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Frequently Asked Questions

1. I've lost my Authorization String. How do I find out what it is?

1. I've lost my Authorization String. How do I find out what it is?

Your Authorization String can be sent to you at your registered email address. Select Member Login from the menu. Login with your User Name and Password. Select Authorization String.

2. Can I setup SCS on both my home computer and my theatre/school computer?

2. Can I setup SCS on both my home computer and my theatre/school computer?

Yes, provided you are involved with the theatre/school use of SCS. The 'single-user' license allows for the use of SCS by one person or position, not necessarily on a single PC. It is understood that many SCS users will set up sound cues on their PC at home and then transfer the sound files to a separate PC at the theatre. That is an acceptable interpretation of the 'single-user' condition. If you are using a computer not owned by you to run SCS and you are loading a copy of SCS owned by yourself to use to run a show for them, you must uninstall the program after use. If it is left on their computer, others in that organization may assume it is theirs, continue to use it and attempt to change the details of the owner to their own.

3. Can I just copy SCS onto the other computer?

3. Can I just copy SCS onto the other computer?

No. You must install SCS on the other computer by running the setup program, eg scs11.4.2.3_win32setup.exe, which is unzipped from scs11.4.2.3_win32setup.zip. There is no need to have an Internet connection on the second computer - the easiest way to install SCS on the second computer is to copy the scs11.4.2.3_win32setup.exe file from the first computer on to a USB memory drive, and then plug the USB drive into your second computer. You can run the installer directly from the USB drive by double-clicking on scs11.4.2.3_win32setup.exe. When you first start SCS on this second computer you will need to enter your registration details (SCS User Name and Authorization String) to register the program on that computer.

4. I have designed a show on my home computer - how can I transfer this to my theatre computer?

4. I have designed a show on my home computer - how can I transfer this to my theatre computer?

In the Editor in SCS you can create a 'production folder' using the menu item Production / Collect Production Files. For example, if you are running 'Wizard of Oz' then you could create a production folder named 'wizard'. Having created this folder, click the Collect button and all the audio, image and video files used in your production will be copied into the 'wizard' folder, and your cue file (the .scs11 file) will also be saved to the 'wizard' folder. The cues will be adjusted to point to the location of the files in the current folder. To transfer the show to the theatre computer you just need to copy the 'wizard' folder (or whatever you have named it) to a USB memory drive (if it has sufficient free space), and then from there to the theatre computer. When you open the 'wizard' cue file on the theatre computer, it will immediately find all the files for the show.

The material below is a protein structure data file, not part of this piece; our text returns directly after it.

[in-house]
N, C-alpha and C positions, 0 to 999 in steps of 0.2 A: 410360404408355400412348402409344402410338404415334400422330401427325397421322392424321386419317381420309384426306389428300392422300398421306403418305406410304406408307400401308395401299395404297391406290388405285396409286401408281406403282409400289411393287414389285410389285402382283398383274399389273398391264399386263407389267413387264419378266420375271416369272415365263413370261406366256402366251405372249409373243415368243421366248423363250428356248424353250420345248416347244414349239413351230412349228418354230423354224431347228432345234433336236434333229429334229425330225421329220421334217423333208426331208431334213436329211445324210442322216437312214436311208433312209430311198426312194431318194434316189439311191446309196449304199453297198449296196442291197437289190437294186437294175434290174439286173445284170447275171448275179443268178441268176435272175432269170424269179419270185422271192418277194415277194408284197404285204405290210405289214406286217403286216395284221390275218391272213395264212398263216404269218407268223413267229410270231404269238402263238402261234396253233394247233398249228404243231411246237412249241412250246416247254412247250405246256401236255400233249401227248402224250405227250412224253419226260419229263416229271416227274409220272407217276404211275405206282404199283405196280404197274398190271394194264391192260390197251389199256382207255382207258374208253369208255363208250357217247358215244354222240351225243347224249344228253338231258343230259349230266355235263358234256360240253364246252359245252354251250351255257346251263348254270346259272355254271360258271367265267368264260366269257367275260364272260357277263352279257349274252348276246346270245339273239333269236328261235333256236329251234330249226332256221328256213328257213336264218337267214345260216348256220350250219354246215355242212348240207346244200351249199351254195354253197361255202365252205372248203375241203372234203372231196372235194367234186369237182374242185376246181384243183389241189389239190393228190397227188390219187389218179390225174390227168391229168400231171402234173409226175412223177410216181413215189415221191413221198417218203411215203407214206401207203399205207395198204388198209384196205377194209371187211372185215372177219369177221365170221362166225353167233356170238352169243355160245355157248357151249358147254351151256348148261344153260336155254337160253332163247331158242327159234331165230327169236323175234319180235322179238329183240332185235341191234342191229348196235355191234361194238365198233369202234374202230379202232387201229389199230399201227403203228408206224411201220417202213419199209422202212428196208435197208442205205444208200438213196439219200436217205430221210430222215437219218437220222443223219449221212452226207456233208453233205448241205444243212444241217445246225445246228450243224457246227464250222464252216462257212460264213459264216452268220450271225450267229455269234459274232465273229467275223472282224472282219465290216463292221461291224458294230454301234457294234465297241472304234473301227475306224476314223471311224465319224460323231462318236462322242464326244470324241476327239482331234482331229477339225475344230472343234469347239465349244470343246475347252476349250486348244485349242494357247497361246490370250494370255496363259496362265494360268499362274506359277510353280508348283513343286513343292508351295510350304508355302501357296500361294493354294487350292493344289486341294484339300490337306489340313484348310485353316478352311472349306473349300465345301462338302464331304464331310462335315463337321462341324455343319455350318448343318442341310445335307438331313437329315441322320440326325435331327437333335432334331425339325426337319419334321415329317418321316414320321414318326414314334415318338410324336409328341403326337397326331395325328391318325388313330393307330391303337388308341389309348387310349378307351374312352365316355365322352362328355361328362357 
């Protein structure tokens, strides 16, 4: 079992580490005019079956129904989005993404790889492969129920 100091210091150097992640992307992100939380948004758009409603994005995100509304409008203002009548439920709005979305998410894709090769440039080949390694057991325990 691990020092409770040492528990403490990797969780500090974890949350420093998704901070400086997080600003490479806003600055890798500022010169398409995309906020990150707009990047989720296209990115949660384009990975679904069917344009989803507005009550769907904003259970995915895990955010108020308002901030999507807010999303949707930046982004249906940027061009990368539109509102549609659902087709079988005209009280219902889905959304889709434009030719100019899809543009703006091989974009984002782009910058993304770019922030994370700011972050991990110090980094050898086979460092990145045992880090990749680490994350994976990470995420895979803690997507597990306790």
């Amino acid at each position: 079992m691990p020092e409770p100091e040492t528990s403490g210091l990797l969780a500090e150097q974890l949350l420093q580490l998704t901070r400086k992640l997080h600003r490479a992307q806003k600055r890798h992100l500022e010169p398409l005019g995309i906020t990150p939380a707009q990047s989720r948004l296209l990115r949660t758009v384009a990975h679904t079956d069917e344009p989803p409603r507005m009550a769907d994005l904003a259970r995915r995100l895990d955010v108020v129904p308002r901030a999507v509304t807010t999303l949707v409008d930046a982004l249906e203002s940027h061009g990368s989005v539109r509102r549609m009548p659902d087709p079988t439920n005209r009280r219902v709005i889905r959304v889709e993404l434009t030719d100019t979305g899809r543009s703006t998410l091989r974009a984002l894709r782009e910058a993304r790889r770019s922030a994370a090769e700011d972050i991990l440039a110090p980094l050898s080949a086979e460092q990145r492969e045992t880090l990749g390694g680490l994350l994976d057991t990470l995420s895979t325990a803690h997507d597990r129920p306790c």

5. I purchased SCS. Why am I still seeing the demo?

5. I purchased SCS. Why am I still seeing the demo?

First of all, are you running the non-demo version, ie scs11.exe, not scs11demo.exe? On the initial splash screen, what is the version number you see? Is it something like "11.4.2.3" or "11.4.2.3 (Demo)"? You should see "11.4.2.3" (or whatever version it is you installed). The other thing to bear in mind is that when you start SCS it opens the cue file (.scs11 file) that was last used. This may have been the demo file, so you may see "Loading SCS 11 Demo Cue File" on the splash screen, but that doesn't mean it is still the demo version; it just means it has opened the demo cue file. You can create your own cue file by clicking on the menu item File / New and then start entering the details you want. When you save that cue file (your own cue file) this will be the cue file opened the next time you start SCS.

6. When I connect my PC or laptop to the sound system I get hum or other interference in the sound system. What can I do to stop this?

6. When I connect my PC or laptop to the sound system I get hum or other interference in the sound system. What can I do to stop this?

There's no simple solution that's guaranteed to fix this in every situation, so here are a few things to check or try. Note that the problem you are having is not caused by SCS but by the combination of equipment and cables you are using.

Power Circuit. Make sure your computer is on the same power circuit as the rest of your sound equipment. Lighting boards and related equipment should not be on the sound equipment circuit. Neither should anything else.

Balanced or Unbalanced? Understand the difference between balanced and unbalanced outputs. "Balanced wiring helps eliminate some types of externally generated noise. The two wires of the unbalanced cable carry the same signal, but each wire is opposite in signal polarity to the other." "Should any electro-static interference or noise cut across a balanced cable, the noise voltage will appear equally - with the same polarity - on both signal-carrying wires. The noise is therefore cancelled or rejected by the input circuit." (Sound Reinforcement Handbook, second edition, written for Yamaha by Gary Davis and Ralph Jones.)